Warrior Brewing expands

After growing its taproom in Duluth's Lincoln Park Craft District, plans for a potential second location are brewing.

Man stands in brewery
Warrior Brewing Co. co-owner Matt Caple gestures toward the new taproom space Tuesday.
Brielle Bredsten / Duluth News Tribune

DULUTH โ€” Warrior Brewing Co. 's co-owners, Matt Caple and Ben Gipson, have expanded their Lincoln Park taproom and also plan to open a nano brewery in the historic Duluth Armory on the horizon.

Having surpassed their original five-year business plan after just two years from opening, the veteran-owned and operated brewery strives to continue providing an engaging space for its patrons, said Caple.

"We're constantly making sure we don't put the cart in front of the horse, so to speak," he said. "Our taproom expansion is paramount to us continuing to grow here at this location."

Two men stand in production space of a brewery.
Warrior Brewing Co.'s co-owners, head brewer Ben Gipson and Director of Operations Matt Caple, stand in the production space of the Lincoln Park brewery Tuesday.
Brielle Bredsten / Duluth News Tribune

Warrior Brewing is located at 2711 W. Superior St. in the building owned by King Chris and King Dan revocable trusts, and is managed by King Properties Duluth .

The new taproom space was previously occupied by CPL Imaging , which recently relocated to 2301 W. Superior St.


A bearded man speaks with his hands in the taproom.
Ben Gipson, co-owner and head brewer at Warrior Brewing Co., stands in the new taproom.
Brielle Bredsten / Duluth News Tribune

At their distributors' request, Warrior Brewing increased its production capacity to meet the growing demand for their product.

Gipson added: "There are still a lot of people knocking on our door trying to get us to go bigger."

The brewers use proceeds of their sales to benefit veterans and first responders.

As they expanded, two 620-gallon (20-barrel) tanks and two 930-gallon (30-barrel) tanks were added to the mash tun, brew kettle and 310-gallon tanks the brewery began with.

Up to two-thirds of the company's beer production goes out to distributors each month. In the busy summer season, that averages 150 barrels, Caple said, and slows to around 100 barrels per month during the off-season.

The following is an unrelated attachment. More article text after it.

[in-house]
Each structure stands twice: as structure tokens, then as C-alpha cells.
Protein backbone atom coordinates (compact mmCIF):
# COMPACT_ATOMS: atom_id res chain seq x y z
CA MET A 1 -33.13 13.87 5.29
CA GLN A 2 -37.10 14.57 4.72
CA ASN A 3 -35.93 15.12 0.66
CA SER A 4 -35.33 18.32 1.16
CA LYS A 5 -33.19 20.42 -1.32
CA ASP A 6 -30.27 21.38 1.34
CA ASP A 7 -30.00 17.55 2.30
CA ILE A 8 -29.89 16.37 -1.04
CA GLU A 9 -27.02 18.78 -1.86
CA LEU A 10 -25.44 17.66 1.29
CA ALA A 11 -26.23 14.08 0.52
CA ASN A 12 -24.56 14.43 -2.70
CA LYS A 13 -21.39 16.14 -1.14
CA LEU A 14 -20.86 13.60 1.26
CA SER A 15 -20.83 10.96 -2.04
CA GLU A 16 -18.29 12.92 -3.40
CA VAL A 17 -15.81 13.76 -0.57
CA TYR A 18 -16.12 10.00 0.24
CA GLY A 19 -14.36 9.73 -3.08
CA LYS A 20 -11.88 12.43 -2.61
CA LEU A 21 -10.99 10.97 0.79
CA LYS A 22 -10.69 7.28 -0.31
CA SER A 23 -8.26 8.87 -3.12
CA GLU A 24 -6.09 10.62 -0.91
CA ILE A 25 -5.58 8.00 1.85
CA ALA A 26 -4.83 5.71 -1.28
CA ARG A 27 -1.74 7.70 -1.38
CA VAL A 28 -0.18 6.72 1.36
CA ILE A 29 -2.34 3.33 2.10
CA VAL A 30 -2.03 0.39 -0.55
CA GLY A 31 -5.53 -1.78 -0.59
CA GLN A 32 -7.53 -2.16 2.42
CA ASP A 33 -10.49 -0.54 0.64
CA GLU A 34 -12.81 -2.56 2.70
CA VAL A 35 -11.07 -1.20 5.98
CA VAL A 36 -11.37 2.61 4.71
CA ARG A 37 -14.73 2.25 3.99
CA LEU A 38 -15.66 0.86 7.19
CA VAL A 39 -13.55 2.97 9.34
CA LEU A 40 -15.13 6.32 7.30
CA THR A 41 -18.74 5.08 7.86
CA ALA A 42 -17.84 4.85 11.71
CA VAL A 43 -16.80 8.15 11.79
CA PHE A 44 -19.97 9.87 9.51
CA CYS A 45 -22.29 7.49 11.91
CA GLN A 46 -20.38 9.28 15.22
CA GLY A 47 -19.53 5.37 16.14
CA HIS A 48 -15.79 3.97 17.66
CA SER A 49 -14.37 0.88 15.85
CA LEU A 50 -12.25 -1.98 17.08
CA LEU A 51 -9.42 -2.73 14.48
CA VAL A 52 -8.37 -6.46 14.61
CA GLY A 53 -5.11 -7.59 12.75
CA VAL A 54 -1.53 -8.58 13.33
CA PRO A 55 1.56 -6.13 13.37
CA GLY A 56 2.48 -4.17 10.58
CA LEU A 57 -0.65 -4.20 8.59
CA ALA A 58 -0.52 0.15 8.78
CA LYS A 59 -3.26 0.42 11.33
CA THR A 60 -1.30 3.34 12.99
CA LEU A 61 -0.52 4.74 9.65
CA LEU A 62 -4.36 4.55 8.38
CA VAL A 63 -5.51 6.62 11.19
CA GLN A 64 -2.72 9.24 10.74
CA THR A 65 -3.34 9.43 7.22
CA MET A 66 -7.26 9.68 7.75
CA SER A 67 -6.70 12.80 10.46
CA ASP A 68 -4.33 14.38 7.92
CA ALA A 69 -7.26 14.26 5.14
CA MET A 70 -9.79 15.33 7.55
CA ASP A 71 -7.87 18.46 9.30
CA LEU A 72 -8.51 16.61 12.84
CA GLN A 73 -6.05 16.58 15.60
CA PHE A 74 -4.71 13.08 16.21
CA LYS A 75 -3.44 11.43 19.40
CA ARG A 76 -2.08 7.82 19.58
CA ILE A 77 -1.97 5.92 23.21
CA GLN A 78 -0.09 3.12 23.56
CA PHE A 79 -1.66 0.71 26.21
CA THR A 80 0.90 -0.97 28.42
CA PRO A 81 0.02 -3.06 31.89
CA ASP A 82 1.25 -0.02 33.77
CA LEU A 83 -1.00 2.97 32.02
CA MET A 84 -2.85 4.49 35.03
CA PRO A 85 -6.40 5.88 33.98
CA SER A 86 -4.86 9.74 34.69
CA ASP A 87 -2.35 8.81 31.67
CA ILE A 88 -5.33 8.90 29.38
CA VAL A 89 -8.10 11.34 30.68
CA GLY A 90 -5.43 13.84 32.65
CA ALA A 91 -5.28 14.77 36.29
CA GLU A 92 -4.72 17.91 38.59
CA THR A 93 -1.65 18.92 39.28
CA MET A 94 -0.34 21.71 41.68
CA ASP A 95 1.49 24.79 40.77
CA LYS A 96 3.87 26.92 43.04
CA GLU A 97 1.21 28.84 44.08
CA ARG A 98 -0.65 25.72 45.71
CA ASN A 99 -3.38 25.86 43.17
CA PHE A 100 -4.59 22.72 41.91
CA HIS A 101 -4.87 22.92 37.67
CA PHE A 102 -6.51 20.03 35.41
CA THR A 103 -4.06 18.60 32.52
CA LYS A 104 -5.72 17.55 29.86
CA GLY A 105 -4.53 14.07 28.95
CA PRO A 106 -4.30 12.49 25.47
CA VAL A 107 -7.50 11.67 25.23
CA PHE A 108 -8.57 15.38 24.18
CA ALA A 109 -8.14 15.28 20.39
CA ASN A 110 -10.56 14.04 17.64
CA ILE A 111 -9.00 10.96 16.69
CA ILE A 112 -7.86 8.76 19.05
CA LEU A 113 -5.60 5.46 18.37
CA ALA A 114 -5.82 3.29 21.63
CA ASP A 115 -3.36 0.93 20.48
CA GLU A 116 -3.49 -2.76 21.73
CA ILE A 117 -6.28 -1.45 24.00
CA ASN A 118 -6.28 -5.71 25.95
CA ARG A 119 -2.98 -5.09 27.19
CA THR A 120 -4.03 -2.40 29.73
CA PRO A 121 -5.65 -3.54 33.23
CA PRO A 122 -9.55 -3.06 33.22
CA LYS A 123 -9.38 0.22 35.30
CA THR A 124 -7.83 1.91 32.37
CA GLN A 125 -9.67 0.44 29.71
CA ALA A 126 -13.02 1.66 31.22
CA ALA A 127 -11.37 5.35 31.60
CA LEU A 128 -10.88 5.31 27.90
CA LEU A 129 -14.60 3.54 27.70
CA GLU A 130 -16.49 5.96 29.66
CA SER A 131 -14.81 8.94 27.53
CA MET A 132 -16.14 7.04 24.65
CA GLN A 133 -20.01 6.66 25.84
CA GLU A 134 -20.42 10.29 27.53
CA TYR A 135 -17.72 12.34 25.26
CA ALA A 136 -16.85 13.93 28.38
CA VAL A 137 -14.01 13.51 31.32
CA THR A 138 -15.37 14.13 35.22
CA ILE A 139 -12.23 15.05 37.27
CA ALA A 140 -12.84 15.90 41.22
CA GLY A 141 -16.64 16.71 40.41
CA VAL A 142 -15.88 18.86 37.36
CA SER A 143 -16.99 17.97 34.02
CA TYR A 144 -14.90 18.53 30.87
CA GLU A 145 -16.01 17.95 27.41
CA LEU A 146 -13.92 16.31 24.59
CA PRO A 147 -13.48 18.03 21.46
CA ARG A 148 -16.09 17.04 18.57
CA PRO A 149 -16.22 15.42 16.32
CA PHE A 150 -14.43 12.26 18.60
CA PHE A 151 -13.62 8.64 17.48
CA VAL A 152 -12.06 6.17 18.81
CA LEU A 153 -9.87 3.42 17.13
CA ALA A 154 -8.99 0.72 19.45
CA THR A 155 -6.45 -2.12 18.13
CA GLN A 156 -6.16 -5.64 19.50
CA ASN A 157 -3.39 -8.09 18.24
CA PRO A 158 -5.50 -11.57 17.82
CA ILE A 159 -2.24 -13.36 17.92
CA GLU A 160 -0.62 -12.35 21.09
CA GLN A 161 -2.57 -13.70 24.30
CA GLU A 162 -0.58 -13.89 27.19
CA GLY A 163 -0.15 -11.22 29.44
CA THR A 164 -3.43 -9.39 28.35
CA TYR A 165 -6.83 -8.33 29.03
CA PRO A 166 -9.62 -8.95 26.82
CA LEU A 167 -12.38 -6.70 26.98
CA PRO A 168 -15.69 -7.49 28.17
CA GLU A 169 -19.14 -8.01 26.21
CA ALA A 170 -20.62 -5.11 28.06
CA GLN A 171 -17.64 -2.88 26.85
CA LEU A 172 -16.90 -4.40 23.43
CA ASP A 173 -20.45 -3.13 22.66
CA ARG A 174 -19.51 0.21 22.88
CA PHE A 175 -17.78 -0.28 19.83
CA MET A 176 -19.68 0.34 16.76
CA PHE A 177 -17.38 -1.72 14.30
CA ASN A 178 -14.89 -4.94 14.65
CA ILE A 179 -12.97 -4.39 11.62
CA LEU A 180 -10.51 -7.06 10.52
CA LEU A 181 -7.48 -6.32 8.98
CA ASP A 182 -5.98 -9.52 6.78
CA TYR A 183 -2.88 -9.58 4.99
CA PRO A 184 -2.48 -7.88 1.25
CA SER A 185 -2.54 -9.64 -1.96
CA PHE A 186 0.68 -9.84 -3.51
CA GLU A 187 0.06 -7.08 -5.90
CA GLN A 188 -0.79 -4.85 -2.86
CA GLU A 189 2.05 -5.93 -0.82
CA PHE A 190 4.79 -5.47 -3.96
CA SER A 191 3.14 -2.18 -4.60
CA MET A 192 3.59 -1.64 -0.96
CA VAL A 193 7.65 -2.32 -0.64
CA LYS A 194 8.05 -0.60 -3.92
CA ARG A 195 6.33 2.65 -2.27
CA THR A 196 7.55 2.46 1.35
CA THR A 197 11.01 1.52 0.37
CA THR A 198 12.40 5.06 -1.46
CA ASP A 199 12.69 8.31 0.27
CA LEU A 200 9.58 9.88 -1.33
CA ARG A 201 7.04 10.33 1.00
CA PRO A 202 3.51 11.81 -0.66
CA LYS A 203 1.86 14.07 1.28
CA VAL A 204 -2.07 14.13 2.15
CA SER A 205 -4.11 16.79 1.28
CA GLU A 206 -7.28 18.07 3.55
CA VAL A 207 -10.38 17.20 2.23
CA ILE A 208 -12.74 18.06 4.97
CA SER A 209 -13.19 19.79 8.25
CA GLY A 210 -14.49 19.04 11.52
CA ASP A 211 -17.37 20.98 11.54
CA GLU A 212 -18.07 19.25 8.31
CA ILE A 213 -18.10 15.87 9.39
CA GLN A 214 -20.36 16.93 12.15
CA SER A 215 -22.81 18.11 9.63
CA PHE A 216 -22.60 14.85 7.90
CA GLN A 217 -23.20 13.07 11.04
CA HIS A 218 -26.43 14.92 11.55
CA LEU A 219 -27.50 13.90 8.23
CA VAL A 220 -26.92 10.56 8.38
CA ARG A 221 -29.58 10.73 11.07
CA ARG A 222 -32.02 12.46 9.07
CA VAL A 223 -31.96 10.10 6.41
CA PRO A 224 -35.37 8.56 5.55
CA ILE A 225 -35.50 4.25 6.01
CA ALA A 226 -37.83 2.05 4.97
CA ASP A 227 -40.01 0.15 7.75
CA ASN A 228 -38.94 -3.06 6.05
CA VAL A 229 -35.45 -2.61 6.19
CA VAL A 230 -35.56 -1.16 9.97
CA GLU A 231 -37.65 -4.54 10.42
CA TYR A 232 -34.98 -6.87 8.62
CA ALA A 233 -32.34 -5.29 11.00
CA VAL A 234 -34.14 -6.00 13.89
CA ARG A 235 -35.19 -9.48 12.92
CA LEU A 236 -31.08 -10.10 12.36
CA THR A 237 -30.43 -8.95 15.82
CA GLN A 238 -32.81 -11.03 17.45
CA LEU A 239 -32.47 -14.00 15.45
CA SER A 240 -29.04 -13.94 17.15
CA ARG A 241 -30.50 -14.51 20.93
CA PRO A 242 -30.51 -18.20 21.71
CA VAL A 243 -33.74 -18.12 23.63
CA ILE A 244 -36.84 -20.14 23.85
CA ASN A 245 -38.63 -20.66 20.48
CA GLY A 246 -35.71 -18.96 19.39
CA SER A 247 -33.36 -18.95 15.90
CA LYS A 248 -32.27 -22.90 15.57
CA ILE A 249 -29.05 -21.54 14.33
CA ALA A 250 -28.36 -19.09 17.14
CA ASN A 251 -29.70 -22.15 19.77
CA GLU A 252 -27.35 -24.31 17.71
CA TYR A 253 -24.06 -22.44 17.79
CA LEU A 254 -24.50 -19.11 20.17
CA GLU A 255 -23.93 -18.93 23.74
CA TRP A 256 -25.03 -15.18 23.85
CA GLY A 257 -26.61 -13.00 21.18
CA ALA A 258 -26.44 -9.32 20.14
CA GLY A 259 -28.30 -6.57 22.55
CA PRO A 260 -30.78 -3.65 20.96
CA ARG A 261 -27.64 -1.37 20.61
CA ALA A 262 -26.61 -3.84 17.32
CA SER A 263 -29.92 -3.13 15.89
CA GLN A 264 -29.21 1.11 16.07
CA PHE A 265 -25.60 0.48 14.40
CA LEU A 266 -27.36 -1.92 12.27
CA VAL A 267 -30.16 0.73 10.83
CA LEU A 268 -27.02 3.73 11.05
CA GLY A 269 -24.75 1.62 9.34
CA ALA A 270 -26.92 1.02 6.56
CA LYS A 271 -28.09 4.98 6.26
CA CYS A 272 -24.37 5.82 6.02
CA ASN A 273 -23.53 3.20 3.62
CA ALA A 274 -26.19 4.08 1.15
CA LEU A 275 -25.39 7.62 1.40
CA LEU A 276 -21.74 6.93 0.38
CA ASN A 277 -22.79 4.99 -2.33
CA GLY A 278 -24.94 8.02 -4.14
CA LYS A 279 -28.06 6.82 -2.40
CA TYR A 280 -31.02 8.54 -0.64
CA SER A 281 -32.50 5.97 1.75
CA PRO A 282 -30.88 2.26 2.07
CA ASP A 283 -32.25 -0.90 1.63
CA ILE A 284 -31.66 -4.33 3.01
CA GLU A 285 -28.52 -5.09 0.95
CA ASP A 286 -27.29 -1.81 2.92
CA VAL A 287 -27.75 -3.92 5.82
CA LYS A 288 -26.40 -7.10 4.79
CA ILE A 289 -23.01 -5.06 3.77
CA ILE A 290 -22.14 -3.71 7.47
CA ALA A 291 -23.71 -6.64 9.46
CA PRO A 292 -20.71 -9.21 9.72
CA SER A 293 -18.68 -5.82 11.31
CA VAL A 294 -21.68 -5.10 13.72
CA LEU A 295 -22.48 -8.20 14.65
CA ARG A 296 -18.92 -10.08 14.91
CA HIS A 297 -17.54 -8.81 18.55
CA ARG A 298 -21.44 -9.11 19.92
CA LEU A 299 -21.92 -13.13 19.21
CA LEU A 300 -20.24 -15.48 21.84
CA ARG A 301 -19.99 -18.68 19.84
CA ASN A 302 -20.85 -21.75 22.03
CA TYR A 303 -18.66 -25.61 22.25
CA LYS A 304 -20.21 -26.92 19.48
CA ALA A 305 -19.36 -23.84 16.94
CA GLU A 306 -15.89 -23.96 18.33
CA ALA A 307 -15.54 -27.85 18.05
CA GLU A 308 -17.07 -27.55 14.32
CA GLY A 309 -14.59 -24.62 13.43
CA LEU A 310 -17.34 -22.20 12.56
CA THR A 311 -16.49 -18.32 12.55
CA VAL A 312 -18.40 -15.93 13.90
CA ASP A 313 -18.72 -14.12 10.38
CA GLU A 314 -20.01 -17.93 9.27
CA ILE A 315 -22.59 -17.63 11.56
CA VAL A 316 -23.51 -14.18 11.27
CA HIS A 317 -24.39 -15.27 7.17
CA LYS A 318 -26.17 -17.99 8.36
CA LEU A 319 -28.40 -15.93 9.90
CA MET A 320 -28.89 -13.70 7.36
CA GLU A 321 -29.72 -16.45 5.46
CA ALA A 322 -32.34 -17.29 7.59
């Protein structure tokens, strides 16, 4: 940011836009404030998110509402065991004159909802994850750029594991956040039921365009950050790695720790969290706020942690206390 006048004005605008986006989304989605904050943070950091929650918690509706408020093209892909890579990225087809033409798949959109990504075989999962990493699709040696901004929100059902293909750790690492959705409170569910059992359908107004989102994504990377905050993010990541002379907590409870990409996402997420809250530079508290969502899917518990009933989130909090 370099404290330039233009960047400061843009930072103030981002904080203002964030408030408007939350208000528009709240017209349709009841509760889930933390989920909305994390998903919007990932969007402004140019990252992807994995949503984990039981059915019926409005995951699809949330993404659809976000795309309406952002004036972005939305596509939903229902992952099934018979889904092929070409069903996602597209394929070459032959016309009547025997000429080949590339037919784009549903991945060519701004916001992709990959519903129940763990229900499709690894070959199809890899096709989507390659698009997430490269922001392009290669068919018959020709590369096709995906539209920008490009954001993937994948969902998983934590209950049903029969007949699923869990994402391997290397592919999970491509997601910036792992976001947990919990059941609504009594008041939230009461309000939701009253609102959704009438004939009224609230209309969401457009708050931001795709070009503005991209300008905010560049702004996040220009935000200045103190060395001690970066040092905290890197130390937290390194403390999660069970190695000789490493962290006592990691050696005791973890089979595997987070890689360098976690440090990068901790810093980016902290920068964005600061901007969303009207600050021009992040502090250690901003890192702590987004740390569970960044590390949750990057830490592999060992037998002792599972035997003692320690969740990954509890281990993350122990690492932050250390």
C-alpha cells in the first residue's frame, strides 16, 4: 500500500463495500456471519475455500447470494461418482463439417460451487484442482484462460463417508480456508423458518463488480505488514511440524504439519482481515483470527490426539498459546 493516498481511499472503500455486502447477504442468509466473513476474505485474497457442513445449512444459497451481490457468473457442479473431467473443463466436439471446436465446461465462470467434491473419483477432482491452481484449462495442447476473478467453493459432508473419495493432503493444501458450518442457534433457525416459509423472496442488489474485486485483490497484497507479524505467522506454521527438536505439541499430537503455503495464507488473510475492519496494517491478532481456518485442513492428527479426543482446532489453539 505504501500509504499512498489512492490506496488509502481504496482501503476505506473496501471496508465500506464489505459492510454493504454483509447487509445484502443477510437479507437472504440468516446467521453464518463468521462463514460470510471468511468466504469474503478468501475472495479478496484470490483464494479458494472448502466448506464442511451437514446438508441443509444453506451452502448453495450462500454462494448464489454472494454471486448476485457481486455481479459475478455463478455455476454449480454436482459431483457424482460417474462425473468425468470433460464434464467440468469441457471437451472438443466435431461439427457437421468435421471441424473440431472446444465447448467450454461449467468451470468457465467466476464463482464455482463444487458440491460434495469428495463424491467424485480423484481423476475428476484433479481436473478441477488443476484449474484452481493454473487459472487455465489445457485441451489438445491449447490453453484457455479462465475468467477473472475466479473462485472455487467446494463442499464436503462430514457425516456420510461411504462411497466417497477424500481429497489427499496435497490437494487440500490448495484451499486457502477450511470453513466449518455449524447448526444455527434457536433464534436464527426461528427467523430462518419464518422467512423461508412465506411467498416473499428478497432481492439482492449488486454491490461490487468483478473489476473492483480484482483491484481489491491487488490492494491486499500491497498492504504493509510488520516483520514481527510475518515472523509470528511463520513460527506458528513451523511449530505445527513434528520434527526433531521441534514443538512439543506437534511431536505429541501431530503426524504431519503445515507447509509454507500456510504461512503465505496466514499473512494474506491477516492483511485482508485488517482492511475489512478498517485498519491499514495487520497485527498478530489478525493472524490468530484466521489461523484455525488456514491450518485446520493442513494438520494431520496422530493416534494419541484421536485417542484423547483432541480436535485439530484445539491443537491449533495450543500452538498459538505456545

A beer-filled glass with the Warrior Brewing Company logo.
A glass of Warrior Brewing Co.'s Valkyrie honey beer.
Brielle Bredsten / Duluth News Tribune

The added production revenue afforded the additional lease, preparation for the new taproom and an outdoor patio.

"This is going to allow us to really kick out some beer this summer and not have to worry about tearing down and setting up again for the taproom," Gipson said.

Duluth area breweries received accolades during the statewide competition.

"We have been putting in sweat equity since we started," Caple said.

Warrior Brewing owners knocked a hole in the wall to connect the production area to their new taproom, built a stage, put up lighting, installed a fan and built more tables.


A sign reading "Brewery" leads into a sunlit taproom space with tables throughout and kegs of beer lining the walls.
The expanded taproom at Warrior Brewing Co.
Brielle Bredsten / Duluth News Tribune

"We want to keep it somewhat intimate, where the proprietors are always somewhat involved," Caple said. "You don't get that at a lot of breweries."

Since first opening in May 2021, it was production-only at Warrior Brewing until the original 30-seat taproom debuted on the production floor in September 2022.

"It's not an ideal spot because if we're actively brewing, we can't have the taproom open. It's a legality thing," Caple said.

Moving the taproom to the expanded building space will double the seating capacity.

Food trucks will be on-site through fall, and bands playing live music on the weekends. Caple anticipates needing to hire some part-time weekend bartenders this summer.

The production space will remain available for private events.